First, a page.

First 1MDB Arrest – Former Senior Fund Manager Faces US Extradition Request In Abu Dhabi EXCLUSIVE!
The first 1MDB related arrest has taken place at the request of the United States, in a move that will send shock waves and shivers through the Malaysian political establishment and also in related businesses in Hollywood and Las Vegas.
Sources close to Department of Justice officials in the United States have confirmed to Sarawak Report that the former CEO of Aabar, Mohamed Al Husseiny (top right), has been placed in detention by the authorities in Abu Dhabi, who are now processing an extradition request by the US Department of Justice, relating to charges concerning 1MDB.
Al Husseiny, who originated from Kenya, holds US citizenship, despite having moved to Abu Dhabi.
This is the first outward move in an investigation that has been ongoing in the United States and other jurisdictions for several months, into the disappearance of billions of dollars from the Malaysian development fund.
Meanwhile, Prime Minister, Najib Razak, who is the sole shareholder and signatory of the fund, has solidly denied that any wrong-doing took place.
Whilst CEO of Aabar (a subsidiary of IPIC) until July of last year, Al Husseiny was a key player in a number highly controversial deals involving 1MDB, from which billions of ringgit appear to have disappeared.
He also fronted a massive bail-out of 1MDB’s debts, in a surprise move last June. It was one of his last actions in the post, from which he was summarily dismissed the following month.
There are numerous other questions concerning the management of Aabar, where Al Husseiny was regarded as a right hand man of the ex-Chairman, the high-rolling nightclub supremo, Khadem al Qubaisi, also CEO of IPIC.
Al Qubaisi was thrown out of all his official posts some weeks earlier in April of last year and following a period under house arrest he fled to the South of France, where he has considerable property.
Sarawak Report has identified that Al Qubaisi has also been removed from a number of his private business positions over the past fortnight – in the same period IPIC has mysteriously removed all reference to a number of key subsidiaries of Aabar (which were linked to Khadem) from its websites.
The effects of the news has already caused an apparent major loss of confidence in related businesses in the United States.
The previously burgeoning Las Vegas-based Hakkasan nightclub empire, which is owned by Al Qubaisi and fronted by its British born CEO, the Head of Mergers & Aquistions, Neil Moffit, has shown signs of panic over the past few hours, according to contacts.
Rumours circulating Las Vegas that three top executives, including Moffit, were about to jump ship have been quashed by Khadem’s New York law firm Greenberg Taurig.. for now.
However, there are equal concerns in Hollywood, where Mr Al Husseiny had revealed himself as the major investor in none other than the high-profile new movie production company Red Granite, which is owned by Najib’s step-son, Riza Aziz.
At the time of the announcement in August 2014 Sarawak Report questioned the apparent conflict of interest over a major business partner of 1MDB investing hundreds of millions in films commissioned by the shareholder’s own son.
How the former Abu Dhabi fund manager – a public servant – acquired such huge sums was another question that has gone unanswered.
Perhaps Mr Al Husseiny will be able to address these issues if he is indeed brought to the United States, as now formally requested. If so, the position of Rosmah’s son and Najib’s step-son Riza Aziz, who has been subject to much speculation over his ostentatious living and property acquisitions, might start to look somewhat precarious.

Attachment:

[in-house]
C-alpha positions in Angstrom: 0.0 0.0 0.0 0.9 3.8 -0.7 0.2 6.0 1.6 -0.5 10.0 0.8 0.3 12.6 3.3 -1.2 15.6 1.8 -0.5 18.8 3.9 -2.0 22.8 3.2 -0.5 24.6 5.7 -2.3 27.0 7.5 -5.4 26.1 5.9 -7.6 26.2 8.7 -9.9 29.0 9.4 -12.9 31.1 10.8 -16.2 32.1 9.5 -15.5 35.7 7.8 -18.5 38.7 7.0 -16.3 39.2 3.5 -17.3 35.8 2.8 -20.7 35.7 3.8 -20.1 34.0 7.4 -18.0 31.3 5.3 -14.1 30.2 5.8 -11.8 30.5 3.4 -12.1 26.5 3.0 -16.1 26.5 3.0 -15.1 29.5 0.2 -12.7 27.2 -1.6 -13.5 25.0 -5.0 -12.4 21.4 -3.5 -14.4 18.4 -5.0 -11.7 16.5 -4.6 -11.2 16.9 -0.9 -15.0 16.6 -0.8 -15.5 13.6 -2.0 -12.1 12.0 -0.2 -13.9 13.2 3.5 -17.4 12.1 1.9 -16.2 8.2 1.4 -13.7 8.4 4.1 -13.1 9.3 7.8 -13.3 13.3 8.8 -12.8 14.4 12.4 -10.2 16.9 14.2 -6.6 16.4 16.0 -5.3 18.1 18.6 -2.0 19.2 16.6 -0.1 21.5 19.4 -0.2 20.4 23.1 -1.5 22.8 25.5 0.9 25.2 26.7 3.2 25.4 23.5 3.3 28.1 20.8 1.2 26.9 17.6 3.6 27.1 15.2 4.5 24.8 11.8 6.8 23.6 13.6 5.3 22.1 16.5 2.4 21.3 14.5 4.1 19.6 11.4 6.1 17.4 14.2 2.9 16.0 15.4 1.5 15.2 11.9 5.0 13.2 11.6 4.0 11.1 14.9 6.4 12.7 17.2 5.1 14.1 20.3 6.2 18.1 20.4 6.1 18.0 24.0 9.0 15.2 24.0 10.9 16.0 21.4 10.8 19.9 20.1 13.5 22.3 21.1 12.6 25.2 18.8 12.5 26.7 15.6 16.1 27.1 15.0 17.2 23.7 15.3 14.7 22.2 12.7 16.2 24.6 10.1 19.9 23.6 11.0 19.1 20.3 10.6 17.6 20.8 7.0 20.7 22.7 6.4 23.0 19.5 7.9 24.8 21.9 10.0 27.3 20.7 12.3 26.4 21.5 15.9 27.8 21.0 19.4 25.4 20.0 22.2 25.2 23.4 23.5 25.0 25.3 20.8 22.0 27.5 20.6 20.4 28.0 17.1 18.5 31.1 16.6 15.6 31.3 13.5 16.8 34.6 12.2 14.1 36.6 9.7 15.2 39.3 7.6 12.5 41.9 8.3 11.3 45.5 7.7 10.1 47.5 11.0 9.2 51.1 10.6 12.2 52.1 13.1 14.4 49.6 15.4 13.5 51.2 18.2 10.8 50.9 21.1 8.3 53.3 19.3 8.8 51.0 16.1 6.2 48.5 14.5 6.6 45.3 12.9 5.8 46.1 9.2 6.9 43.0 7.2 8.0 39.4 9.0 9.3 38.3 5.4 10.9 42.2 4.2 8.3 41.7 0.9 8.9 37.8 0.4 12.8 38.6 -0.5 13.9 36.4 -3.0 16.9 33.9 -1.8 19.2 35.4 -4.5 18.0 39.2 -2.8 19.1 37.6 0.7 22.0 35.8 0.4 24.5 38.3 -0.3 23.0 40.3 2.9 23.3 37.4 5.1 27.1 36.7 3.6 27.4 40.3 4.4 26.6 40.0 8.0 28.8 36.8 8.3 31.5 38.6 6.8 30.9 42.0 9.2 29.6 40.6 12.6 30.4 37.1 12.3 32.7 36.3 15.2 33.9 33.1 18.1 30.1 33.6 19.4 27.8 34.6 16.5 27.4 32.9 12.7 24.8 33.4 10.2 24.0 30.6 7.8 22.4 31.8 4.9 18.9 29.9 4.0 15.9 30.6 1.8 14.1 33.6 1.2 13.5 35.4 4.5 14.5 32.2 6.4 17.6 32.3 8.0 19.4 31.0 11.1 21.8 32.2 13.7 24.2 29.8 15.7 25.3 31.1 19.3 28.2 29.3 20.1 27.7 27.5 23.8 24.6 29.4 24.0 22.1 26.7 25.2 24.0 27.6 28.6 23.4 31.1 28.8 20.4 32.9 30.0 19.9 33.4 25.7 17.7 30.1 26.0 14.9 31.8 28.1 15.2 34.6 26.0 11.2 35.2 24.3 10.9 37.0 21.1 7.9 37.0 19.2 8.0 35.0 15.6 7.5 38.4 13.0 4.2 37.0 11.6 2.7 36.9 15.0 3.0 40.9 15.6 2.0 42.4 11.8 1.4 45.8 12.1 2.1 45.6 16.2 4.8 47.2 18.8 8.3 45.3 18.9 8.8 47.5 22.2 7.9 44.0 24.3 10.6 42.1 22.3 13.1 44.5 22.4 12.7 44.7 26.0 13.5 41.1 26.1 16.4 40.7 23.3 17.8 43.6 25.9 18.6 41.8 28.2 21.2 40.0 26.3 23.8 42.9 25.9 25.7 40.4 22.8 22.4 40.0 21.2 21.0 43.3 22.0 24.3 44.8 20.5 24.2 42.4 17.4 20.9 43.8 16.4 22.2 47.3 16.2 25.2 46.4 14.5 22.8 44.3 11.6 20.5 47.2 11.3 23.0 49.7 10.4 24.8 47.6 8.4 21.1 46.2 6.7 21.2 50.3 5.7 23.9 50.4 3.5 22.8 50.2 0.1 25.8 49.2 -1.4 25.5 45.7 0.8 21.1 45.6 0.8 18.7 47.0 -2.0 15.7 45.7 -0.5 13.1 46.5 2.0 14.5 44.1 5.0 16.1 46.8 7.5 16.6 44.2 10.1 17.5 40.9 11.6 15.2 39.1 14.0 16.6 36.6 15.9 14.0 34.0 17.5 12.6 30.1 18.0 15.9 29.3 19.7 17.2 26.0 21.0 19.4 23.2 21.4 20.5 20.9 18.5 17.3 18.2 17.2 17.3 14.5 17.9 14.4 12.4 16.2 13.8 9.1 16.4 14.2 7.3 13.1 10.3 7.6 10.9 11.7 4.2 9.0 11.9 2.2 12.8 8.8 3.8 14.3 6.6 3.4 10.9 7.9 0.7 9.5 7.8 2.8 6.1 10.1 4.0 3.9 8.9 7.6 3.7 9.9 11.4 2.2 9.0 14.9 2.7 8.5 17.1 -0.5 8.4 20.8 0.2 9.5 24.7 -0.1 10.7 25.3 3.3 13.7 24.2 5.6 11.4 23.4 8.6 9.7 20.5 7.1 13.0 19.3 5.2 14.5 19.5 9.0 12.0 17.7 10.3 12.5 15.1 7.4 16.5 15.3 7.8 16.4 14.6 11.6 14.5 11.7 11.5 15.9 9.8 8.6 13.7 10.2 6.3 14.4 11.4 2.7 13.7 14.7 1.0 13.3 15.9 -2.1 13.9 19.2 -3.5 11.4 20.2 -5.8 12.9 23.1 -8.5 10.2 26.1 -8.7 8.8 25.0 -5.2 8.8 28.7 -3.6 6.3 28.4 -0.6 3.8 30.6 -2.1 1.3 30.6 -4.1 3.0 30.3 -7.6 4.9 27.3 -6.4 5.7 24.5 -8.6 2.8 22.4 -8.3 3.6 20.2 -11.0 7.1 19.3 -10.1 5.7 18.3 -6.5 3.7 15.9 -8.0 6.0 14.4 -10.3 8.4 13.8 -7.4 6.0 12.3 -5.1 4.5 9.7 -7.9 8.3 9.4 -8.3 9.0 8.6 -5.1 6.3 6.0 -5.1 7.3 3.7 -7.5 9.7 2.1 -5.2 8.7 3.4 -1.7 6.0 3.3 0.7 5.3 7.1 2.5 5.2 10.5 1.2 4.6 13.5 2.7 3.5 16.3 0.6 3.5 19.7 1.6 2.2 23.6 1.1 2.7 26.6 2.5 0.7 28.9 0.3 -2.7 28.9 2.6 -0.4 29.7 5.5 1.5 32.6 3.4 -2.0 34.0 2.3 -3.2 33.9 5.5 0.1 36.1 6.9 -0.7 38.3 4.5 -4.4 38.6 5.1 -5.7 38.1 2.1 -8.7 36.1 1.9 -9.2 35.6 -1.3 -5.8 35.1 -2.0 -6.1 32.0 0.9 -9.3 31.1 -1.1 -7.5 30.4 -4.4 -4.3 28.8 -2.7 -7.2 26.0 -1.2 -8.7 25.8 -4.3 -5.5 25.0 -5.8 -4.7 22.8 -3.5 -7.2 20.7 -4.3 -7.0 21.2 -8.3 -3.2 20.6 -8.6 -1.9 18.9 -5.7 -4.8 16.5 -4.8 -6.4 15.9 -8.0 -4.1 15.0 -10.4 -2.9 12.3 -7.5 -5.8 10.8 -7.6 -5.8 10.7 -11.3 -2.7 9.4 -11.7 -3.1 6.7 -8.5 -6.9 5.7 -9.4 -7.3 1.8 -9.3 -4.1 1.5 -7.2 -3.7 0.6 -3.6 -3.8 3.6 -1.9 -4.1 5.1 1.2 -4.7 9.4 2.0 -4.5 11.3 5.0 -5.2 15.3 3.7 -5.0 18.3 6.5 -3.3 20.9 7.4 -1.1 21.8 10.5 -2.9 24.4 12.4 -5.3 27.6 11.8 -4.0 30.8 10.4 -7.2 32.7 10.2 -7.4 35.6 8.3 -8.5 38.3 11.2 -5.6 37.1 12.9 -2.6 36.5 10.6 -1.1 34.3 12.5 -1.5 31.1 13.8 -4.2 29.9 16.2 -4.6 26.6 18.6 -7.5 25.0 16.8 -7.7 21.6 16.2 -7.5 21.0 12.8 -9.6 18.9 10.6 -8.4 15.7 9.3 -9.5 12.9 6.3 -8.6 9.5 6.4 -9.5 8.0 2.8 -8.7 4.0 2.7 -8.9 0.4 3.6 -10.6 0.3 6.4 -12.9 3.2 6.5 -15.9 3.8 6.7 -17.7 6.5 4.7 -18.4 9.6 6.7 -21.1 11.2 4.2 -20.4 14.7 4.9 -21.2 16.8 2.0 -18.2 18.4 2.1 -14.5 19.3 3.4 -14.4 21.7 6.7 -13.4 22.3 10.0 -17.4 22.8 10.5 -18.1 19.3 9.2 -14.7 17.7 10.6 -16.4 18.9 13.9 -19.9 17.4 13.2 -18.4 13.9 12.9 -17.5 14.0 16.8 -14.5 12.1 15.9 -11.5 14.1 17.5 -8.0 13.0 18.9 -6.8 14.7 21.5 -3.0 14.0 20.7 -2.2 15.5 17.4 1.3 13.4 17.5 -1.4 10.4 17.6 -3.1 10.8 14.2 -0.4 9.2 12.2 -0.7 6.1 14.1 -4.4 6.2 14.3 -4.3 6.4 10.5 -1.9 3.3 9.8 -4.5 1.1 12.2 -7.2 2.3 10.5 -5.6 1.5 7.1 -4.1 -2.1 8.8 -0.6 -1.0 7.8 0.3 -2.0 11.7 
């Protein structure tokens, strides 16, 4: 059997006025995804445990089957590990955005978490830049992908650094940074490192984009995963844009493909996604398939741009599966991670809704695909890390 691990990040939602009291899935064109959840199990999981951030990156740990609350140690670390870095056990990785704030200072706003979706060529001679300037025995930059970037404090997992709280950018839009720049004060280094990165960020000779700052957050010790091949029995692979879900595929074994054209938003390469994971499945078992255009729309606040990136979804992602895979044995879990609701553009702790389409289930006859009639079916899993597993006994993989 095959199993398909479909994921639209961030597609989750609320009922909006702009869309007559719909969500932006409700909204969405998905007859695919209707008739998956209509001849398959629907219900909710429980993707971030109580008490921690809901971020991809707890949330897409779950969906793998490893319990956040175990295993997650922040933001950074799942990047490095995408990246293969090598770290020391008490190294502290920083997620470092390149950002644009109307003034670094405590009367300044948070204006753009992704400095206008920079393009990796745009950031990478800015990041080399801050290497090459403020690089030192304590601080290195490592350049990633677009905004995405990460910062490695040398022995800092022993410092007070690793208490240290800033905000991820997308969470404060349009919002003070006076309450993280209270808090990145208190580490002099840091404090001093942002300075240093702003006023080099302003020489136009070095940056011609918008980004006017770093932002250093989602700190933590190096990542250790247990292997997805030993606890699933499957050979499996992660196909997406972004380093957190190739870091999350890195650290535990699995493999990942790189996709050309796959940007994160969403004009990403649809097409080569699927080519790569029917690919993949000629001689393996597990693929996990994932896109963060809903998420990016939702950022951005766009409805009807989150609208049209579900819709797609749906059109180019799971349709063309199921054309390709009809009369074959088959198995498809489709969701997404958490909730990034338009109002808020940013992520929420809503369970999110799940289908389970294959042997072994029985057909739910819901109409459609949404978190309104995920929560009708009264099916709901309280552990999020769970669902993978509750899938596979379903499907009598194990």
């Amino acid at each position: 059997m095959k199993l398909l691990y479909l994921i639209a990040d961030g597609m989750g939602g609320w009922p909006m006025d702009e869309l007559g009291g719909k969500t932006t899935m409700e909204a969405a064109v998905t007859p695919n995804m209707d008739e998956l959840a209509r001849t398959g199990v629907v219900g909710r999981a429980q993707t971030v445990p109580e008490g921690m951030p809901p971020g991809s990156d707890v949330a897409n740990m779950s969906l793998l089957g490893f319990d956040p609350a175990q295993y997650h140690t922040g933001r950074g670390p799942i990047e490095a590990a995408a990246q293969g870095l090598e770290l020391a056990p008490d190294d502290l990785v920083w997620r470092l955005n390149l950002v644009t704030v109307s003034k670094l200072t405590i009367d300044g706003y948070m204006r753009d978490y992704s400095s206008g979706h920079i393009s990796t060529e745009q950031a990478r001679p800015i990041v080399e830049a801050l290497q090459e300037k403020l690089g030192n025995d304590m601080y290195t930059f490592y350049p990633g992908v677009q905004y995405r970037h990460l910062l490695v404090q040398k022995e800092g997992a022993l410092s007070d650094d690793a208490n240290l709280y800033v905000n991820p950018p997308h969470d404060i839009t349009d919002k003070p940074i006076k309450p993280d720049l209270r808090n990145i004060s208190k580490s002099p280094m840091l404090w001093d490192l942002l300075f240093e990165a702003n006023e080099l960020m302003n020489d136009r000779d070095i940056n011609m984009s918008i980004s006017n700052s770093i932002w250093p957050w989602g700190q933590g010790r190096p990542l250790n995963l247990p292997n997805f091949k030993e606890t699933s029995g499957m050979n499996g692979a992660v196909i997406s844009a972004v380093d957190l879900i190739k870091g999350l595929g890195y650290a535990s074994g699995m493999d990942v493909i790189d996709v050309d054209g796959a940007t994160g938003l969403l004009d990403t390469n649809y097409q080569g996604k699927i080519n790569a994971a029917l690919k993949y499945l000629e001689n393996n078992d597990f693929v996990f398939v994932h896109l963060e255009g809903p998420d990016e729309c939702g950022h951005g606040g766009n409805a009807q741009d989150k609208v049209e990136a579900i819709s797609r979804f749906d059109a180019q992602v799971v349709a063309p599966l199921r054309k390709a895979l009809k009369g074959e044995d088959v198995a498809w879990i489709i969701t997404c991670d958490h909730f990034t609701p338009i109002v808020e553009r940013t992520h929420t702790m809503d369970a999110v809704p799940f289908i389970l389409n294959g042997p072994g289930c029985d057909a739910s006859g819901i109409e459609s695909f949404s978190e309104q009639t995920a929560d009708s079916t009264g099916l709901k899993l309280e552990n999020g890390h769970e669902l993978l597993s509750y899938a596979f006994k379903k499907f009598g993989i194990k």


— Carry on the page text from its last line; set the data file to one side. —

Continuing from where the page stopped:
It is widely known in Hollywood that before Sarawak Report queried Red Granite’s connections to Malaysia’s public funds, Riza and his partner, Joey McFarland, had told their colleagues and connections that their funding came from Jho Low (rather than Al Husseiny).
Their blockbuster Wolf of Wall Street even carried a credit thanking Low.
Riza’s funding comes under the spotlight, just as Red Granite prepares to launch the production of its next planned Scorcese blockbuster, The General, a bio-pic of America’s hero George Washington, starring (of course) the Oscar-winning Leonardo di Caprio, a close party pal in Jho Low’s circle.
Al Husseiny’s dealings with the fugitive billionaire, his former boss Khadem Al Qubaisi, and their mutual business contact Jho Low are therefore likely to be top of the agenda during any questioning by law enforcers.
Aabar, once a wealthy investor with a US$70 million equity base, appears to have lost the bulk of its money. It has been struggling to raise sufficient lending in recent weeks on the London, largely to cover these commitments to 1MDB – the authorities in Abu Dhabi must be wondering why?
The authorities in the US are likely to be more interested in the extensive private investments made in property and businesses by these players, in particular record price breaking penthouses in New York and homes in Beverley Hills, plus the multi-million dollar investments in the Hakkasan chain managed by Moffit.
– Sarawak Report
NAJIB-1MDB EMBEZZLEMENT OF THE CENTURY: UAE, LUXEMBOURG, SWISS NOW FOCUSING ON MISSING BOND PROCEEDS
Authorities in three countries investigating a Malaysian government investment fund appear to be focusing on what happened to the proceeds of $3.5 billion in bonds sold by the fund in 2012, according to people familiar with the matter.
Investigators in the United Arab Emirates, Luxembourg and Switzerland are looking at the trail of cash from Malaysia to Abu Dhabi and to offshore bank accounts for a portion of the bond proceeds that appears to have gone missing, the people said.
Authorities in the U.A.E. have frozen the personal assets of and issued travel bans to two former executives of an Abu Dhabi sovereign-wealth fund that had extensive dealings with the Malaysian fund, 1Malaysia Development Bhd., known as 1MDB, the people said.